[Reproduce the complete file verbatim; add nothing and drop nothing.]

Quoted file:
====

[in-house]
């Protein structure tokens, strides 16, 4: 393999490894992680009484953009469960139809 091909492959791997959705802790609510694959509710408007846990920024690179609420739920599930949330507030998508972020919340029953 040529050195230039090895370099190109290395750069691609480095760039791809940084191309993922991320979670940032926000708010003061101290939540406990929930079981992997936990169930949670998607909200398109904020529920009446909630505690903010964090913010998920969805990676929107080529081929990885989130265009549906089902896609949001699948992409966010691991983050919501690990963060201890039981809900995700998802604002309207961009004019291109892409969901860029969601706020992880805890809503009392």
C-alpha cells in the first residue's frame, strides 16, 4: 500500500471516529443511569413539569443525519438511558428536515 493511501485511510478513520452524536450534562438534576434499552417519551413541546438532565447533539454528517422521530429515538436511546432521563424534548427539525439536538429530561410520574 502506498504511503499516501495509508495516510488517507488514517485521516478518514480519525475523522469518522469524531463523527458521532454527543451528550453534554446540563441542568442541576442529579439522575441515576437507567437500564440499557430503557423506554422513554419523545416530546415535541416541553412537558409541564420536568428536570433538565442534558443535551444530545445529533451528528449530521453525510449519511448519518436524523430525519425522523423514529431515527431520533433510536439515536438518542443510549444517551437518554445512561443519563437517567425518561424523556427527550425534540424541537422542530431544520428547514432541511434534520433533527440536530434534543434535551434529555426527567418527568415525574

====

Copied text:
[in-house]
């Protein structure tokens, strides 16, 4: 393999490894992680009484953009469960139809 091909492959791997959705802790609510694959509710408007846990920024690179609420739920599930949330507030998508972020919340029953 040529050195230039090895370099190109290395750069691609480095760039791809940084191309993922991320979670940032926000708010003061101290939540406990929930079981992997936990169930949670998607909200398109904020529920009446909630505690903010964090913010998920969805990676929107080529081929990885989130265009549906089902896609949001699948992409966010691991983050919501690990963060201890039981809900995700998802604002309207961009004019291109892409969901860029969601706020992880805890809503009392």
C-alpha cells in the first residue's frame, strides 16, 4: 500500500471516529443511569413539569443525519438511558428536515 493511501485511510478513520452524536450534562438534576434499552417519551413541546438532565447533539454528517422521530429515538436511546432521563424534548427539525439536538429530561410520574 502506498504511503499516501495509508495516510488517507488514517485521516478518514480519525475523522469518522469524531463523527458521532454527543451528550453534554446540563441542568442541576442529579439522575441515576437507567437500564440499557430503557423506554422513554419523545416530546415535541416541553412537558409541564420536568428536570433538565442534558443535551444530545445529533451528528449530521453525510449519511448519518436524523430525519425522523423514529431515527431520533433510536439515536438518542443510549444517551437518554445512561443519563437517567425518561424523556427527550425534540424541537422542530431544520428547514432541511434534520433533527440536530434534543434535551434529555426527567418527568415525574